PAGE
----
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4 stress busting tools

Yesterday I went on a stress awareness course run by Healthy Cornwall. I thought that I would share with you the four tools the course leader shared with us.

positivity jar in window

1. A jar of positivity

I had heard of this concept before but have never been inspired to implement it. I suspect that it was because I was overlooking the small everyday positives and only looking the bigger positives. As it happens, this is the whole point of the exercise.

We naturally focus on the negative and ignore the positives. This exercises helps us to recognise the positives in our lives first and balance the negatives.

All we need to do is to write down at least one positive thing that happened to us each day and pop it in a jar. This could be something as simple as hearing bird song, spending time with your favourite animal or enjoying a cup of tea with a spouse or friend.

After a period of time has passed you will be able to empty the jar and be reminded of all the things that made you happy. You should also have started to find it easier to focus on the positives.

Stress bucket

2. The stress bucket

Imagine placing all the things that cause you stress in a bucket. A bucket is a finite space so it will soon fill up if we do not empty our bucket of some of our stresses. An overflowing bucket represents poor mental health and wellbeing.

The size of our buckets can also change depending on how resilient we are feeling.

Now take a look at what is in your bucket and identify the stresses that you can do something about, and do not worry about those you have no control over. If anything requires urgent attention, attend to that first. By tackling some of the stressors using healthy coping skills your bucket will begin to empty.

5 ways to wellbeing

3. Five ways to wellbeing

There are five actions you can take to improve your mental wellbeing

Connect – spend time with family, friends, neighbours and other farmers.

Be active – not only does physical activity keep you physically fit and healthy, it also increases the levels of happy hormones in our brain .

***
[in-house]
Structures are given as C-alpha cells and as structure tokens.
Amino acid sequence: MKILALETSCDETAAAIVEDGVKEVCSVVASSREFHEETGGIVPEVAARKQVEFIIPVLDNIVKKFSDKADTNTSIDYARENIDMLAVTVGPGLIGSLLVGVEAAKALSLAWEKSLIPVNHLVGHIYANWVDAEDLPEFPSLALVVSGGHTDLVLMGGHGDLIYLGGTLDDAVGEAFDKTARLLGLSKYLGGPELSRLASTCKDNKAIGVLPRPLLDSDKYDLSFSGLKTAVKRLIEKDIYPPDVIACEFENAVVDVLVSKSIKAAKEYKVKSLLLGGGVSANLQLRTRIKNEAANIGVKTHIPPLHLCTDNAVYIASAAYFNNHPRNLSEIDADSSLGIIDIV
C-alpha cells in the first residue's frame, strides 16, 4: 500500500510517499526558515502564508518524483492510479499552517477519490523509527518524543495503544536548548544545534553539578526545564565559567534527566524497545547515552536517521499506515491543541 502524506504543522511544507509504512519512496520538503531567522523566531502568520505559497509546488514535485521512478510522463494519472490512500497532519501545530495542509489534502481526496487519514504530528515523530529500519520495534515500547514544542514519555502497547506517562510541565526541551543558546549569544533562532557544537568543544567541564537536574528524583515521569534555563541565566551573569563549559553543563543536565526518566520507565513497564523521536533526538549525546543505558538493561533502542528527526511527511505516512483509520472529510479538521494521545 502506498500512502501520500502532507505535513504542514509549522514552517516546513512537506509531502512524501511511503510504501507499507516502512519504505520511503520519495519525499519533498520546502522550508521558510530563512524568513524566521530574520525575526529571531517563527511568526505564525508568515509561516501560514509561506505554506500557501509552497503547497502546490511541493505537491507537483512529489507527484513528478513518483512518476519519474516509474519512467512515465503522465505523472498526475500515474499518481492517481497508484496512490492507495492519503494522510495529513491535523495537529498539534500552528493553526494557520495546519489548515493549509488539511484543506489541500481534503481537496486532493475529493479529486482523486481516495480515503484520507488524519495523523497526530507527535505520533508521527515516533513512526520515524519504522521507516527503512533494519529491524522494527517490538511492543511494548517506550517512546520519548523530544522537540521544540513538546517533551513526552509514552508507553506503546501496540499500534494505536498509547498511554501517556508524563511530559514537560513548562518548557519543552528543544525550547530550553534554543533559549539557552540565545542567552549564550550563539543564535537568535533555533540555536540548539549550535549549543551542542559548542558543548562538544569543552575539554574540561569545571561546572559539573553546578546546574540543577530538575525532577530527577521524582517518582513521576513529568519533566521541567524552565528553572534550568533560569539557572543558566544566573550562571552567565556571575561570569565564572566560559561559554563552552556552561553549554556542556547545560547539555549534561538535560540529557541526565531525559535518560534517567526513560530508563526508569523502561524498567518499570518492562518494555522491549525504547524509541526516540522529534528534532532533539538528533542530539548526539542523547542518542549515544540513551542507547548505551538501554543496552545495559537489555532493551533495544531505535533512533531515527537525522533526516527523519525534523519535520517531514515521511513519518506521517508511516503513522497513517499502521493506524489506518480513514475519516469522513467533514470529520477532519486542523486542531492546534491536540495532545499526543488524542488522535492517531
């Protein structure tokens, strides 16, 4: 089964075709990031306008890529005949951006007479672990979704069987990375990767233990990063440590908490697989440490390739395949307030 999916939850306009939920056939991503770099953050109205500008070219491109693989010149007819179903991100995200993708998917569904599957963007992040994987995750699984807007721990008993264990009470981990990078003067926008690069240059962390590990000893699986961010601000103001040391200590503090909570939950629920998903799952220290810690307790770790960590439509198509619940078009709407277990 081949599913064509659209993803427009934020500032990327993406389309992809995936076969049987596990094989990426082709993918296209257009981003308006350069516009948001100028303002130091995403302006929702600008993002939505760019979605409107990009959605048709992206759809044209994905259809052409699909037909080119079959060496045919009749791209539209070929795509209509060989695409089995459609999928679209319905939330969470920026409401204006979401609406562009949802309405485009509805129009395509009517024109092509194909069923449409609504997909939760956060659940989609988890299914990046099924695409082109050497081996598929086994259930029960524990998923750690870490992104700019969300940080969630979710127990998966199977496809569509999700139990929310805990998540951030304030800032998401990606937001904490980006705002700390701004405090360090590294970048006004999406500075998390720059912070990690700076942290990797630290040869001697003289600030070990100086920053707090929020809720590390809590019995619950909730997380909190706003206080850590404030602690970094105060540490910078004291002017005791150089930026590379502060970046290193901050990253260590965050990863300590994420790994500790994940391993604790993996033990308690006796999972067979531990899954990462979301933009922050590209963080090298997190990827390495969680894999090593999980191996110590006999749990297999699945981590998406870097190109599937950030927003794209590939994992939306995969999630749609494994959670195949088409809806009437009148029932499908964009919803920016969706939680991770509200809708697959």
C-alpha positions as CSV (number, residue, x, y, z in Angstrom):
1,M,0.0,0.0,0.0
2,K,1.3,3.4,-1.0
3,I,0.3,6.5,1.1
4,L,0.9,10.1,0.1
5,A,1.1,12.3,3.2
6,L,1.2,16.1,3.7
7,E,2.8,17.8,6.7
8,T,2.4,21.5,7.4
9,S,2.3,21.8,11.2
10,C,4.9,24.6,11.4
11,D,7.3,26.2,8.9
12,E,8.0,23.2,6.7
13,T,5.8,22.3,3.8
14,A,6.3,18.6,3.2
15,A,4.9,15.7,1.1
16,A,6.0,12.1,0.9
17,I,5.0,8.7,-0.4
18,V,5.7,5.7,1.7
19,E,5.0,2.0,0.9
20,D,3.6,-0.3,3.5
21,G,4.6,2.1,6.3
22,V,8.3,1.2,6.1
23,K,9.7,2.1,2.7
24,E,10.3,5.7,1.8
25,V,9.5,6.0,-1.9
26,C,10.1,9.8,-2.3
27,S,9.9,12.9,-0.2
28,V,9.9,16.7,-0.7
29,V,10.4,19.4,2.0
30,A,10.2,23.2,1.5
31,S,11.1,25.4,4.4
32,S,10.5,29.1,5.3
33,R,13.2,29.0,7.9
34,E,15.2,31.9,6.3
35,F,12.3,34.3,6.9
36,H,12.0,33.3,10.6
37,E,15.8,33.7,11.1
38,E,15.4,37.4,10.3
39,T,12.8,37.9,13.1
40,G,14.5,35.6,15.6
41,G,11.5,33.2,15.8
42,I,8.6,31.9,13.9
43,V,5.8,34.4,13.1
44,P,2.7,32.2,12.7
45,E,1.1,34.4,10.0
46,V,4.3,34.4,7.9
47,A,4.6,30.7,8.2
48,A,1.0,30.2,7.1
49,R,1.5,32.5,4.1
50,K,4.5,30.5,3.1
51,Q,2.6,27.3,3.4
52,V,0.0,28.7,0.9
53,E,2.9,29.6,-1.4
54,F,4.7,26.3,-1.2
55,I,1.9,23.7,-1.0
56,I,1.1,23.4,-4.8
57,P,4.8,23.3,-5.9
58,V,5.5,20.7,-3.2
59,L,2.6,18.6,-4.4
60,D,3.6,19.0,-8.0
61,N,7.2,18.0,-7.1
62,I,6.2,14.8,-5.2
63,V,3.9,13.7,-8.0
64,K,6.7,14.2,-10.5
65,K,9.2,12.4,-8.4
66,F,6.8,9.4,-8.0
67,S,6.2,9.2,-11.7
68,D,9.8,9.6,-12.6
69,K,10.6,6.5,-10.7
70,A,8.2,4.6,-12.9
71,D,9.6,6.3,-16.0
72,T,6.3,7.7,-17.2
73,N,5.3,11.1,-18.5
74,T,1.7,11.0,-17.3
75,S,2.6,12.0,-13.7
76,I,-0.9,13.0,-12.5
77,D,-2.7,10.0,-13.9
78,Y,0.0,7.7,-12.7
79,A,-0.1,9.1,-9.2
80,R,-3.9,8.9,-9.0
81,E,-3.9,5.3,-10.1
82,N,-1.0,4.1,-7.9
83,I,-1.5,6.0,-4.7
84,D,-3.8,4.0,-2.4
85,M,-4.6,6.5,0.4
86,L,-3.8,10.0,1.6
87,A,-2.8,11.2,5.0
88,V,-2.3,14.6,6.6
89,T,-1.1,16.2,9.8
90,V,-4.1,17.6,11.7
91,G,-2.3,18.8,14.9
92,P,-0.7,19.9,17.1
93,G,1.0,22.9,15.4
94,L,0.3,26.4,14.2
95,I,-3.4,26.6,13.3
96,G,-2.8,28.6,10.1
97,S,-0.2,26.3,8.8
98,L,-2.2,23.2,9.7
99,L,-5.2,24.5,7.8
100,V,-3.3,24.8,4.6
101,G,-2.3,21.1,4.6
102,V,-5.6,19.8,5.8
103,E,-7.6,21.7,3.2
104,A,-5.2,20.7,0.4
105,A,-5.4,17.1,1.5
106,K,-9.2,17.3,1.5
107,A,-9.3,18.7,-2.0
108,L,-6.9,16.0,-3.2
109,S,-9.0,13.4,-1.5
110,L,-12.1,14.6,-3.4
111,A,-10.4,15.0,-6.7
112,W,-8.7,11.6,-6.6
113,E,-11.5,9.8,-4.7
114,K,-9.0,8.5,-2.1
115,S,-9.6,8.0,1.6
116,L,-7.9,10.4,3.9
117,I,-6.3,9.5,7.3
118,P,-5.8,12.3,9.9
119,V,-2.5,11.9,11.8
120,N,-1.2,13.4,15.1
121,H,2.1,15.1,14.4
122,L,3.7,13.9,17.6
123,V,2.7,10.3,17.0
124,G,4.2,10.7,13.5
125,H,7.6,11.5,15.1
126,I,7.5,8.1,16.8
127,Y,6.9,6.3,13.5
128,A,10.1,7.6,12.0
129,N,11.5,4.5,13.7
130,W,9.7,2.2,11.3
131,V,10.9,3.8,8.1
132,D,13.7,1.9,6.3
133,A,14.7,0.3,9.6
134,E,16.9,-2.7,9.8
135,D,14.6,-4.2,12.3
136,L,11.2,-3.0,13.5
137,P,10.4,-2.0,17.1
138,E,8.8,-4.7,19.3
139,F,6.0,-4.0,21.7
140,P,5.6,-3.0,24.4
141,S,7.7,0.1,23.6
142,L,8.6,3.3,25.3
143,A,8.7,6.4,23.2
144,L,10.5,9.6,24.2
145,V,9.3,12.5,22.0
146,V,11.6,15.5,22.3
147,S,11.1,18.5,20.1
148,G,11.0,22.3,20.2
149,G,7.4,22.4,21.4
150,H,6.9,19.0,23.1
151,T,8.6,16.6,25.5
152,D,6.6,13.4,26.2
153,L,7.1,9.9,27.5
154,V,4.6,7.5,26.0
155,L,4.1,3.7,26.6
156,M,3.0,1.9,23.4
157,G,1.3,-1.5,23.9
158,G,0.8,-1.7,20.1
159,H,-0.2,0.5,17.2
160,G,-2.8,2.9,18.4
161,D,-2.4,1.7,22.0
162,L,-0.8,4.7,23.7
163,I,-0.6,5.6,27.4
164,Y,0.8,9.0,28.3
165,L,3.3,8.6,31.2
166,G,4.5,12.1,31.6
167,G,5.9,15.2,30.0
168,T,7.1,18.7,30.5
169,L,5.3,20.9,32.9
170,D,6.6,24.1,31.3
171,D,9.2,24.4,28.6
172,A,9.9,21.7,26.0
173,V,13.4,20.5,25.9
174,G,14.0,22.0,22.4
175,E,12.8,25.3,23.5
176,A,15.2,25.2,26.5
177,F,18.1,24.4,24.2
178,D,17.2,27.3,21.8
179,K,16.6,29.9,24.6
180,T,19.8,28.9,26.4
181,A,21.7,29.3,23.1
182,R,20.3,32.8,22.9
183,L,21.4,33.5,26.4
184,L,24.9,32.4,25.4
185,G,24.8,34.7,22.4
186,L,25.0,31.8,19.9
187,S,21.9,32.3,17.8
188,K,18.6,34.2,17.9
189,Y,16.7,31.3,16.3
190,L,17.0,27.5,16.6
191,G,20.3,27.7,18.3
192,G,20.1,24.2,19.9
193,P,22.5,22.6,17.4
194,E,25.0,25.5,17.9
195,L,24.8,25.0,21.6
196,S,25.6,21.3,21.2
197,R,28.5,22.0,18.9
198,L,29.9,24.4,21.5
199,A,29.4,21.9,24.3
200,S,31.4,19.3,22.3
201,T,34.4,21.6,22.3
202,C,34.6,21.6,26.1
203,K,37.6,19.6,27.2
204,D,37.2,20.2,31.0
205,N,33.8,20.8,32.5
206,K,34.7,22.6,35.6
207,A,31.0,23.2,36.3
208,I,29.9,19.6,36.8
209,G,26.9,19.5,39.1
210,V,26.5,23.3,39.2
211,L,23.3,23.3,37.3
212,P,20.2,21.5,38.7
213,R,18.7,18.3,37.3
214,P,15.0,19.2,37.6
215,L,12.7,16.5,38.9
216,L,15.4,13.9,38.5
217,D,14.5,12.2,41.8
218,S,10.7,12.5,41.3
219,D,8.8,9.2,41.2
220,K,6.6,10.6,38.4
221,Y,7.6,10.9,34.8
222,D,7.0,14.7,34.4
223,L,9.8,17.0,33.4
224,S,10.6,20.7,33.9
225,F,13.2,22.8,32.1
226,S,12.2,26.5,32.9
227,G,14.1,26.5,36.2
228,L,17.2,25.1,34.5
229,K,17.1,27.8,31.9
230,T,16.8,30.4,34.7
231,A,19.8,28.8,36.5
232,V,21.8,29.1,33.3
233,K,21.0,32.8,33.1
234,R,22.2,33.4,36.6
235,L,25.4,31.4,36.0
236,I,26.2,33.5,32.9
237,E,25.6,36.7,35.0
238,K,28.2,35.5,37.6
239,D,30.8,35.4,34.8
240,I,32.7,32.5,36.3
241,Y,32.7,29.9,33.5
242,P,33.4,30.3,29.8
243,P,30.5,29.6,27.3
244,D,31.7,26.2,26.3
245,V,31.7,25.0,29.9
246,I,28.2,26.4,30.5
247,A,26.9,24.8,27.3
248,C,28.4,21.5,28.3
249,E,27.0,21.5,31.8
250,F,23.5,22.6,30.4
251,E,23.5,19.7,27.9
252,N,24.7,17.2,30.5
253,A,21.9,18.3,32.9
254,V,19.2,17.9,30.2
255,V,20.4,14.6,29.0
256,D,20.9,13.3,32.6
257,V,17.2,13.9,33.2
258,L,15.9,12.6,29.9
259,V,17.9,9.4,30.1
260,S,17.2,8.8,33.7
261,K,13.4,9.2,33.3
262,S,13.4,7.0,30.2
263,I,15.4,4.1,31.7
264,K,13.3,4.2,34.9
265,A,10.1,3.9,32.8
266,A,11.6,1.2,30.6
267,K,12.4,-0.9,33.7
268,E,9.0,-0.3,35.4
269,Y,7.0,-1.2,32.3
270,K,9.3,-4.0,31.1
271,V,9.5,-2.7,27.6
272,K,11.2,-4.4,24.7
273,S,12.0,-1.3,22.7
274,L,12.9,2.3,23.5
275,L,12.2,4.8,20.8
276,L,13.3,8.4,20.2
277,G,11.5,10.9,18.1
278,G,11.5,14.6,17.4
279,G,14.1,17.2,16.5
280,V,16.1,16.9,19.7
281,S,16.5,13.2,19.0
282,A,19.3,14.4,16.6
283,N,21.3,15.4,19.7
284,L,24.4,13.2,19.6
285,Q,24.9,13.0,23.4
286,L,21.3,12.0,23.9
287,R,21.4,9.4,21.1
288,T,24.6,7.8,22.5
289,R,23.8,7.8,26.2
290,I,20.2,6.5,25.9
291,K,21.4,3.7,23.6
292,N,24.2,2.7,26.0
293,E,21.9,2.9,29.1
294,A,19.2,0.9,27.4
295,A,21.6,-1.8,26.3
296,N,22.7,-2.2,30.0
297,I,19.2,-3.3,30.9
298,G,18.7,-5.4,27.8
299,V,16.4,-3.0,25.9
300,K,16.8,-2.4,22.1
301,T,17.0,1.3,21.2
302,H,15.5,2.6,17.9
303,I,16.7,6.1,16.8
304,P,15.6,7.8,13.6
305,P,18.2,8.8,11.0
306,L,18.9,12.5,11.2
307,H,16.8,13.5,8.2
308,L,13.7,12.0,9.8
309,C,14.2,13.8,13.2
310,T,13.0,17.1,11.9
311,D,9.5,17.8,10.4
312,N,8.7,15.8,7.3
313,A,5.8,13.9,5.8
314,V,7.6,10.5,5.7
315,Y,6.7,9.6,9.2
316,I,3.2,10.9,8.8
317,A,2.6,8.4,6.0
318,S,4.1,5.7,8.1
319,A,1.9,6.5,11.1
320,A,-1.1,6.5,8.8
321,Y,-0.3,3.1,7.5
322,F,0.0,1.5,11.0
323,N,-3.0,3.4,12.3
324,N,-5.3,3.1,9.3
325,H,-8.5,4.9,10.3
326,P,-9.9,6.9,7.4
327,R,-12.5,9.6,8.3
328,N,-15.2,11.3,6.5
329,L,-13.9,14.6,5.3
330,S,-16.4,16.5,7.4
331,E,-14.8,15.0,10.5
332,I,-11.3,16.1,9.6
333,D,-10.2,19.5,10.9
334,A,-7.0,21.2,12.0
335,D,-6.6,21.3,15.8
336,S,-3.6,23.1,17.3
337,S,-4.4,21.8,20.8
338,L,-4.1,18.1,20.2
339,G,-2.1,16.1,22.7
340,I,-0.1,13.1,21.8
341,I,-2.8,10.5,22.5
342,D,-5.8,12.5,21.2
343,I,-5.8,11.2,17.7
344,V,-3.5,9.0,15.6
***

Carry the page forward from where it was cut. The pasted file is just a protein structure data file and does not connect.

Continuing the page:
Take notice – as the famous saying goes, stop and smell the roses. Enjoy the small things such as bird song, the playfulness of lambs, turning out your cattle for the first time in spring, the taste of a particularity good cheese and the calm of a gently flowing stream.

Keep learning – it can give you a sense of achievement, new interests and ideas, and help to build confidence. You could even use your new found skills and knowledge to increase profitability. If you feel like you do not have the time, why not listen to a podcast in your tractor cab.

Give – doing something for others can be very rewarding and provides an opportunity to connect with others. Why not take part in Open Farm Sunday, FaceTime a Farmer, or open up your farm to school groups or become a demonstration farm.

Note you can achieve most of these things at events such as focus/demonstration farms, discussion groups, workshops, and training days.

Use your sense

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This is a great tool for when we feel stressed, panicked or when it feels like things are getting on top of us. It is a grounding technique that requires us to use all five senses to bring us back into the present moment.

5. LOOK: Take notice of 5 things you can see. e.g. sheep, tractor, water trough, feed bucket, farm house.

4. FEEL: Identify 4 things you can feel. e.g. a yearling nuzzling your back, the wind in your hair, the bailing twine in your hand, the warmth of your jumper.

3. LISTEN: Listen for three sounds e.g. the clang of a 5 bar gate, cows mooing, the sound of the milking parlour in operation.

2. SMELL: What two smells can you identify e.g. hay, slurry.

1. TASTE: Whats is it you can taste right now. e.g. the lingering taste of your last coffee

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